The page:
In just six days, more than $23,000 has been pledged to support the development of a rail trail in Wagga.
Last Thursday, the Wagga Rail Trail committee launched a ‘crowdfunding’ site at the Thirsty Crow Brewery, bringing in $6500 on the night.
The aim of the fundraiser was to bring a trail designer to Wagga, in the hopes of planning a 21-kilometre sealed, shared recreation path between the visitors centre on Tarcutta Street and the Ladysmith Railway Station.
Committee chair Lisa Glastonbury called the pledges an indication of strong support from the community.
“It’s a pretty phenomenal response, it shows people are standing up for what the want for the city in the future,” Ms Glastonbury said.
“However, $40,000 is the target, so we need to keep pushing ahead.”
East Wagga farmer George Brown said rather than run through his farm, between Kooringal Road and Bakers Lane, the trail could go along Copland Street, down Tasman Road and then along Bakers Lane to the rail line.
“There are alternatives they need to look at,” Mr Brown said.
“They can’t go through the RAAF base, but there is old Gregadoo Road to Ladysmith.
“Look at what’s best for the community, what costs less, there’s a lot of infrastructure there already that can be better utilised instead.”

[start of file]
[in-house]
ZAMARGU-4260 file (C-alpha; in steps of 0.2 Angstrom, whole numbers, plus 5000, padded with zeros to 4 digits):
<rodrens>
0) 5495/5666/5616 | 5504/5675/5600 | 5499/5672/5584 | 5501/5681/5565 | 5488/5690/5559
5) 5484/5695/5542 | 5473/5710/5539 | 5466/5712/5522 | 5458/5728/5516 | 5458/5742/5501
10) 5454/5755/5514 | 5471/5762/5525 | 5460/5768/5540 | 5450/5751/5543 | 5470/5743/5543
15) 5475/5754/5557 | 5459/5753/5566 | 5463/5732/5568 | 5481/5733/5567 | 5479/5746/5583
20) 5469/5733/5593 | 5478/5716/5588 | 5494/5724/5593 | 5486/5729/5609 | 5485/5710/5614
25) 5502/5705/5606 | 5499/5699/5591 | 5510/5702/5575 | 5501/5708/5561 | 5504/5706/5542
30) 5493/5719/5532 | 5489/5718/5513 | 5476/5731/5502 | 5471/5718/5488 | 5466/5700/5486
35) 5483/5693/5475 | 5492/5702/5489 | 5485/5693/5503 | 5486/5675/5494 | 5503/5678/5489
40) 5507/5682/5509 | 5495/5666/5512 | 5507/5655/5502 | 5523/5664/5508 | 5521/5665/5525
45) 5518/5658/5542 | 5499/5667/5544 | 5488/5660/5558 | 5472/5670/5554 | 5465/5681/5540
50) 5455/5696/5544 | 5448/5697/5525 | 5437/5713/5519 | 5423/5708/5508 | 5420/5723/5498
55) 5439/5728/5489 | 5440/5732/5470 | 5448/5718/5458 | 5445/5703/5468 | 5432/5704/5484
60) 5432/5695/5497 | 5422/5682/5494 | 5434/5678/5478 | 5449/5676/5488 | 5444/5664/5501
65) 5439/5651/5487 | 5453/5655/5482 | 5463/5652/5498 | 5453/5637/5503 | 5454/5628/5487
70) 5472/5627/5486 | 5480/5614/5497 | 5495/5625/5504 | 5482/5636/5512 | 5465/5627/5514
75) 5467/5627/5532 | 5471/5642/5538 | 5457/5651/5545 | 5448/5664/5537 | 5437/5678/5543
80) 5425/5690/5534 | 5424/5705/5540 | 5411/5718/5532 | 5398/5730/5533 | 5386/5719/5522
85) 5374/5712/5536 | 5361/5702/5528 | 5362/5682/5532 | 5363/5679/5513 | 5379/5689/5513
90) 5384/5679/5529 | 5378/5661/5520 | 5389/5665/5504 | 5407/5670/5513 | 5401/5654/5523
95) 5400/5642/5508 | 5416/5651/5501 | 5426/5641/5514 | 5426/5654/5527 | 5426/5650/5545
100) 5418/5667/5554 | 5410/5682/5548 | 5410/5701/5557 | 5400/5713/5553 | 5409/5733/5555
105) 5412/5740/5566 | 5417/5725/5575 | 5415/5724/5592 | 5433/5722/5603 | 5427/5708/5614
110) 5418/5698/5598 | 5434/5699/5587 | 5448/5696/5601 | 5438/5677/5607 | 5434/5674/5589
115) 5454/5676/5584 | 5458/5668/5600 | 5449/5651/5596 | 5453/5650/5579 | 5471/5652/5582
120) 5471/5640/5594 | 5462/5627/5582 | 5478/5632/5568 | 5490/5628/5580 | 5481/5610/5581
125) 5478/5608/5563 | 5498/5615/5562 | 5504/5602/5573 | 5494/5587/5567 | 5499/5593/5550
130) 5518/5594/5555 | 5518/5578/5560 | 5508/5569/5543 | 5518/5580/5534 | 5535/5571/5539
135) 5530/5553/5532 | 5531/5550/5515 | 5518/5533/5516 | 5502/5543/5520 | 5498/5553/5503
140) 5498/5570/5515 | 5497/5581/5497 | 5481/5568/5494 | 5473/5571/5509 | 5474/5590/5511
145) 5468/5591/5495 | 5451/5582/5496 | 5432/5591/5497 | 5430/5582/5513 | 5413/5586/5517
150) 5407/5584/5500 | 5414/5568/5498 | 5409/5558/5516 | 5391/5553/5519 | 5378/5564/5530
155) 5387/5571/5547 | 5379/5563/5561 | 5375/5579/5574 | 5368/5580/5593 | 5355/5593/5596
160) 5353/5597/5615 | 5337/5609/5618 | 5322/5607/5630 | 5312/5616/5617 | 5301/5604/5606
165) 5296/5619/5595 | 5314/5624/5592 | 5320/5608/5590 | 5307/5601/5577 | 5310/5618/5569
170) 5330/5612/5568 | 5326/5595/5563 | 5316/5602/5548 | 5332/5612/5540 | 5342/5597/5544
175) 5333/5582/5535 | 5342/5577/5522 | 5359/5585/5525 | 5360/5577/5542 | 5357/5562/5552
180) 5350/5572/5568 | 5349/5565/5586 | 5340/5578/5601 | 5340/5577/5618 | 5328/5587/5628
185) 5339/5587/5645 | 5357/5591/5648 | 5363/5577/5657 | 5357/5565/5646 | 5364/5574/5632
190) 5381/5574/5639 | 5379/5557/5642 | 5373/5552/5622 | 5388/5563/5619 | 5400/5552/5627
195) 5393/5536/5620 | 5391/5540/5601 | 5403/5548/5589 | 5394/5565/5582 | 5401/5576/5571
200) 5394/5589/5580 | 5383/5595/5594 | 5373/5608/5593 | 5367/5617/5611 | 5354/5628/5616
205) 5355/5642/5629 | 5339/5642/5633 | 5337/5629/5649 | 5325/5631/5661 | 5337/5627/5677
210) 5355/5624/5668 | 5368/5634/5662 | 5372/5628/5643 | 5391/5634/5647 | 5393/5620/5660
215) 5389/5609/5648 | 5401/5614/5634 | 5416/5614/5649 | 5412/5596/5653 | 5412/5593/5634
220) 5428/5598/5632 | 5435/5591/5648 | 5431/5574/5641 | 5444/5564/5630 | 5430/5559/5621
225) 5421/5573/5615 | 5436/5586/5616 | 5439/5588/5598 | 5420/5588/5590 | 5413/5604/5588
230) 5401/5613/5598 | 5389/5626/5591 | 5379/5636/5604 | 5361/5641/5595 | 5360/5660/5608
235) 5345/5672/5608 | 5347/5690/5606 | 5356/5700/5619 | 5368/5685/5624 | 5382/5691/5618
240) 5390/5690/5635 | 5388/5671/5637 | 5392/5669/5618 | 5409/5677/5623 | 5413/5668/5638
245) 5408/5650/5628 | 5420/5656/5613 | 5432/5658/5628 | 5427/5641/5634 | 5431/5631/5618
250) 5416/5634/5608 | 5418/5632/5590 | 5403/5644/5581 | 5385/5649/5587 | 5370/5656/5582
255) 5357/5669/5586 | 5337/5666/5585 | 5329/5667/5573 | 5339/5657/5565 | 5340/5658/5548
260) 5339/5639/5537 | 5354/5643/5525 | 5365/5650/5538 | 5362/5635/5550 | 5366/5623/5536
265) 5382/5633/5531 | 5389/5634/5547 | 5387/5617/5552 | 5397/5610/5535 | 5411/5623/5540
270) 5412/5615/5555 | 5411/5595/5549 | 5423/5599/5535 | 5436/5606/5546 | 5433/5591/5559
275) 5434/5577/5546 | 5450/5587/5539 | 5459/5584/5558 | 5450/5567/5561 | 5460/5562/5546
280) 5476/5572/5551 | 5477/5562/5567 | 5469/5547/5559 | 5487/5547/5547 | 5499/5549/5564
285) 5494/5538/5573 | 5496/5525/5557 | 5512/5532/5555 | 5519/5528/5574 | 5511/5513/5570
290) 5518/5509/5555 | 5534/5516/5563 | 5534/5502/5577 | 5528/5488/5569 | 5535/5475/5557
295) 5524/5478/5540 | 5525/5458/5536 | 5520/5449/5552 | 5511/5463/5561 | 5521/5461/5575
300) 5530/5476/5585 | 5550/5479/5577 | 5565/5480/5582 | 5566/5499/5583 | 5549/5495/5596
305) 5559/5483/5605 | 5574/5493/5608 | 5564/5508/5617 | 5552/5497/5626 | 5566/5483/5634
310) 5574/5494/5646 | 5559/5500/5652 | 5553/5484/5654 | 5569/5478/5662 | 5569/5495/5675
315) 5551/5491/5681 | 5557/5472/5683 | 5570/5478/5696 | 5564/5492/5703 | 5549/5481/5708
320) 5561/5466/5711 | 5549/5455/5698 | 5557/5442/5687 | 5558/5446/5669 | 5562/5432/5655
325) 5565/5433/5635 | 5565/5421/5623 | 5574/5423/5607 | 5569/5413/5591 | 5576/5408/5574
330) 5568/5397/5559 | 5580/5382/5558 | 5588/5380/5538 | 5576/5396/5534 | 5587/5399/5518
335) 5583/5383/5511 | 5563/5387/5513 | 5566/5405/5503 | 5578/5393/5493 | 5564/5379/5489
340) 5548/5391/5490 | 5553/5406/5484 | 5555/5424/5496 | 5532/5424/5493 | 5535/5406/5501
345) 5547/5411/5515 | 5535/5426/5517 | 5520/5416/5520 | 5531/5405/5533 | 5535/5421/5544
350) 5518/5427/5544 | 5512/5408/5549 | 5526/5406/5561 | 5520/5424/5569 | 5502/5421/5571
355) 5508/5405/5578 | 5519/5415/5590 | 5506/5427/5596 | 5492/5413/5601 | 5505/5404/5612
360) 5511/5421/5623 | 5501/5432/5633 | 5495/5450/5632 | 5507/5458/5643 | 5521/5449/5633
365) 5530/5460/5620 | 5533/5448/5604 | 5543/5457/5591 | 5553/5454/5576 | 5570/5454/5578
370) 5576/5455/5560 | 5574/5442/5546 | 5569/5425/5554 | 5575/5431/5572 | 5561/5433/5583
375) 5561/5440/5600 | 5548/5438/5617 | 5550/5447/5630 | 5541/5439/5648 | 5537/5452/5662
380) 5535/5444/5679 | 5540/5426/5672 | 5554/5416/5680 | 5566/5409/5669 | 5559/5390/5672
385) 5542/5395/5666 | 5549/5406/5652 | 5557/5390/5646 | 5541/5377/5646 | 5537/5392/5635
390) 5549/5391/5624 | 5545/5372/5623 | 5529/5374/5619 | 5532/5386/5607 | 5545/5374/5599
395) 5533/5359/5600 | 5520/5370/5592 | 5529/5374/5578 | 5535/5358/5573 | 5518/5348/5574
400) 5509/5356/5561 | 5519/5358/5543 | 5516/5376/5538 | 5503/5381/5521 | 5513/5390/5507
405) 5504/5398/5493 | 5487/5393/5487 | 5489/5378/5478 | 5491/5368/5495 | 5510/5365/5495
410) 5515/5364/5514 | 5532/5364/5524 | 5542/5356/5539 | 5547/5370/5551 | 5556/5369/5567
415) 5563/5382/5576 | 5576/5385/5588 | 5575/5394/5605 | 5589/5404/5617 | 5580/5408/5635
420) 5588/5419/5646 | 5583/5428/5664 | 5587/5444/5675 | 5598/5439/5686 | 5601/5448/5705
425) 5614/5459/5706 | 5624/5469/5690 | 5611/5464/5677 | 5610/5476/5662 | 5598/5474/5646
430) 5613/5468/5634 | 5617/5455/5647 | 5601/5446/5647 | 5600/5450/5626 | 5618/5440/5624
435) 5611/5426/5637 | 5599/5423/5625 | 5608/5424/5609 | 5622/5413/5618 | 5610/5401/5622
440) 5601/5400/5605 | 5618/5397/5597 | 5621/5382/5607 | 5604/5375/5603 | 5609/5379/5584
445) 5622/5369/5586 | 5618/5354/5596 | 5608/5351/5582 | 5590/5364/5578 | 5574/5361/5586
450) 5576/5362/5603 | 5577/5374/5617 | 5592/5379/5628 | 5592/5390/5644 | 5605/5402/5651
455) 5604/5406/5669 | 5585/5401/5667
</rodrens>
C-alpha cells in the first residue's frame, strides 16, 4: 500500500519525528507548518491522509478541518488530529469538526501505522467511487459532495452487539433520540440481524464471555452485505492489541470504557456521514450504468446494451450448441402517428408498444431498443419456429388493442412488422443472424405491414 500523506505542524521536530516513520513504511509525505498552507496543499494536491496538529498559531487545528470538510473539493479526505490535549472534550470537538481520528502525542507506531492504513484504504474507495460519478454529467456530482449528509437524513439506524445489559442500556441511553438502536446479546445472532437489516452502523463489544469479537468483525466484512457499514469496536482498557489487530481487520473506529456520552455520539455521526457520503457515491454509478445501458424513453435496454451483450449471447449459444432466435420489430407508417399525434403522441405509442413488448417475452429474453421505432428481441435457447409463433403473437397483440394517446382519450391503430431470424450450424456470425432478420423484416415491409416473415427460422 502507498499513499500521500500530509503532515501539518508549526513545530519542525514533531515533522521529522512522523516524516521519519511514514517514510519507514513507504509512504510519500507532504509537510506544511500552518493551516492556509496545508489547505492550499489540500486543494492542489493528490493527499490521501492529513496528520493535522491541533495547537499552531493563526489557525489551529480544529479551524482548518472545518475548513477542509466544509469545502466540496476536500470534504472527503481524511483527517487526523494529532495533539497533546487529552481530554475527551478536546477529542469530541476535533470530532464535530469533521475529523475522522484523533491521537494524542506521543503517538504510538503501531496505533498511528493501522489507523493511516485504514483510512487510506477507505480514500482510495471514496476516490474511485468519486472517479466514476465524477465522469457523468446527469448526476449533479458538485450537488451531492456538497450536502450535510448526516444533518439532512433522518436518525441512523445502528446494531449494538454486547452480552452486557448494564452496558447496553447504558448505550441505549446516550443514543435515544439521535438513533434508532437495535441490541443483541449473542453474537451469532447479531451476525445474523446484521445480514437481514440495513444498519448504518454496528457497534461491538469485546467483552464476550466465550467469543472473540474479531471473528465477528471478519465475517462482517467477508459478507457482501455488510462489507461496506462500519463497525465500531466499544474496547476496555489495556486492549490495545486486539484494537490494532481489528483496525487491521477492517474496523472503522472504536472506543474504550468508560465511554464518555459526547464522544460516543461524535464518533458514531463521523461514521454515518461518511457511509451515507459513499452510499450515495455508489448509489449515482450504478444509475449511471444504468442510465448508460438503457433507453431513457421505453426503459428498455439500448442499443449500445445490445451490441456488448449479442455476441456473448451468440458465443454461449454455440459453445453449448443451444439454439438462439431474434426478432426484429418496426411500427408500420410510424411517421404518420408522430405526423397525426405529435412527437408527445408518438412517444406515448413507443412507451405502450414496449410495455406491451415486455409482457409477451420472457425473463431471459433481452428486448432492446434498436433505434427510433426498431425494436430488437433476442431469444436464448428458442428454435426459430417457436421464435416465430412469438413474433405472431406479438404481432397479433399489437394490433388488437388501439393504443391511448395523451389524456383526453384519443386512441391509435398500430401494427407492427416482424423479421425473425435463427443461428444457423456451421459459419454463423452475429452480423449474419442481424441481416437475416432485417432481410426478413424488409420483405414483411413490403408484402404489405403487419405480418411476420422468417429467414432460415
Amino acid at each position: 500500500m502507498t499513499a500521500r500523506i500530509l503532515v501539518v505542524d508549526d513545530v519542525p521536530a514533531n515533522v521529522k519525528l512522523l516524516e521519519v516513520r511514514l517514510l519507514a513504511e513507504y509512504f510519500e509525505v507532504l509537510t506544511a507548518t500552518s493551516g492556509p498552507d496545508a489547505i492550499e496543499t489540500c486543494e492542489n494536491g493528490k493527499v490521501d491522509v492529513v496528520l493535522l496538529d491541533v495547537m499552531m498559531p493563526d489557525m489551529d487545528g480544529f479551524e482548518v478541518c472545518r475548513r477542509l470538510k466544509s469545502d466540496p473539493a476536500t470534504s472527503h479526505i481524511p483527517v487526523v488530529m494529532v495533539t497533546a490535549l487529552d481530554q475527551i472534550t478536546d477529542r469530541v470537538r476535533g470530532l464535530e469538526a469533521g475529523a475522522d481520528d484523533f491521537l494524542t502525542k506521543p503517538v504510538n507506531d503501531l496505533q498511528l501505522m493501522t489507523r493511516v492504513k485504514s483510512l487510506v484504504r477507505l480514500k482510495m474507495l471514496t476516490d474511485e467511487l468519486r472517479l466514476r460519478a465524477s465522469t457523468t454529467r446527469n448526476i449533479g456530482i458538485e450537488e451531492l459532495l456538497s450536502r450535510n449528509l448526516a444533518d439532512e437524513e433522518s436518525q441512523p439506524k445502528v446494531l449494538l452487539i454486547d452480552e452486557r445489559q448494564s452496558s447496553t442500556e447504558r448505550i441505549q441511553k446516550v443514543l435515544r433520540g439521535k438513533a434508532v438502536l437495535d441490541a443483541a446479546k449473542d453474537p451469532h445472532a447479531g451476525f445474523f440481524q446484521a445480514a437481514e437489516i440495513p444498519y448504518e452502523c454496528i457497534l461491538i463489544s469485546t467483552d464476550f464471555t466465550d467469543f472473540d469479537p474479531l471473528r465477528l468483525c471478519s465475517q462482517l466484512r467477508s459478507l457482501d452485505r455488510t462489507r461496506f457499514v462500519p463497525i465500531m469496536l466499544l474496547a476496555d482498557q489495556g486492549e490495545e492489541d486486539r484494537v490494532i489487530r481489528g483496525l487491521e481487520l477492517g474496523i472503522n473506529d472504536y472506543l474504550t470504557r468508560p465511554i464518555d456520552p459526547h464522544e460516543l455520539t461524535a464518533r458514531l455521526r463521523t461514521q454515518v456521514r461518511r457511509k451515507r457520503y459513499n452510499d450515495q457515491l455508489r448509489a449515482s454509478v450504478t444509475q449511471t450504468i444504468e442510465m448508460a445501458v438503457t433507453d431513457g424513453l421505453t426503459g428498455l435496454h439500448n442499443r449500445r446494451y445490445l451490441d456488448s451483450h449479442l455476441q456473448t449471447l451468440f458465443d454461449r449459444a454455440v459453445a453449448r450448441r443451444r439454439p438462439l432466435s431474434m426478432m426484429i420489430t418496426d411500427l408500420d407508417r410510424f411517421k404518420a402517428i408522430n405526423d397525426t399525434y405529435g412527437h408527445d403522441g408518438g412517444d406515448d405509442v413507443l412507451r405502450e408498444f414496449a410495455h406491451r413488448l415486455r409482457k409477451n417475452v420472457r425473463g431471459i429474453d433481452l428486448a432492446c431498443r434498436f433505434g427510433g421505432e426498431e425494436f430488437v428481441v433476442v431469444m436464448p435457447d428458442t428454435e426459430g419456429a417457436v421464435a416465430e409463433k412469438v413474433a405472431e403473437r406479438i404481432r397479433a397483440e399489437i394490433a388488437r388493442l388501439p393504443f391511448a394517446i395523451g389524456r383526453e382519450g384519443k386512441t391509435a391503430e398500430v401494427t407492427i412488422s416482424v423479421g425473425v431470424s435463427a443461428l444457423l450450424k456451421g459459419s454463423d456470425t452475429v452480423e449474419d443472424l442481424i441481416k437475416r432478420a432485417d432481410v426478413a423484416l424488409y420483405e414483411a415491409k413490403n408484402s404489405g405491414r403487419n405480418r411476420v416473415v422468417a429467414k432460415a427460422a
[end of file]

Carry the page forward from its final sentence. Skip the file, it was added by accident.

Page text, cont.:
According to Ms Glastonbury, pledges ranging from $10 to $5000 had come from community organisations, businesses, sporting clubs and families. The $5000 donation came from the developers of Brunslea Park, which would benefit from the trail’s proposed route through the new suburb.
“The most common amount donated has been $100, which indicates just how important it is to people,” Ms Glastonbury said.
“Lots of mums and dads have come out and said they think it would be great for their family and they want it for the community in the future.
“A whole range of different people from across the community have stood up to back the project.”
Rail trails have generated controversy in the region for more than a decade, unlike Victoria where they are generally regarded as being beneficial. In Newcastle, a similar trail called the Fernleigh Track has boosted tourism and physical activity among locals.
To find out more about the project visit www.waggarailtrail.com.au and to donate go to pozible.com/project/make-the-wagga-rail-trail-pozible-1.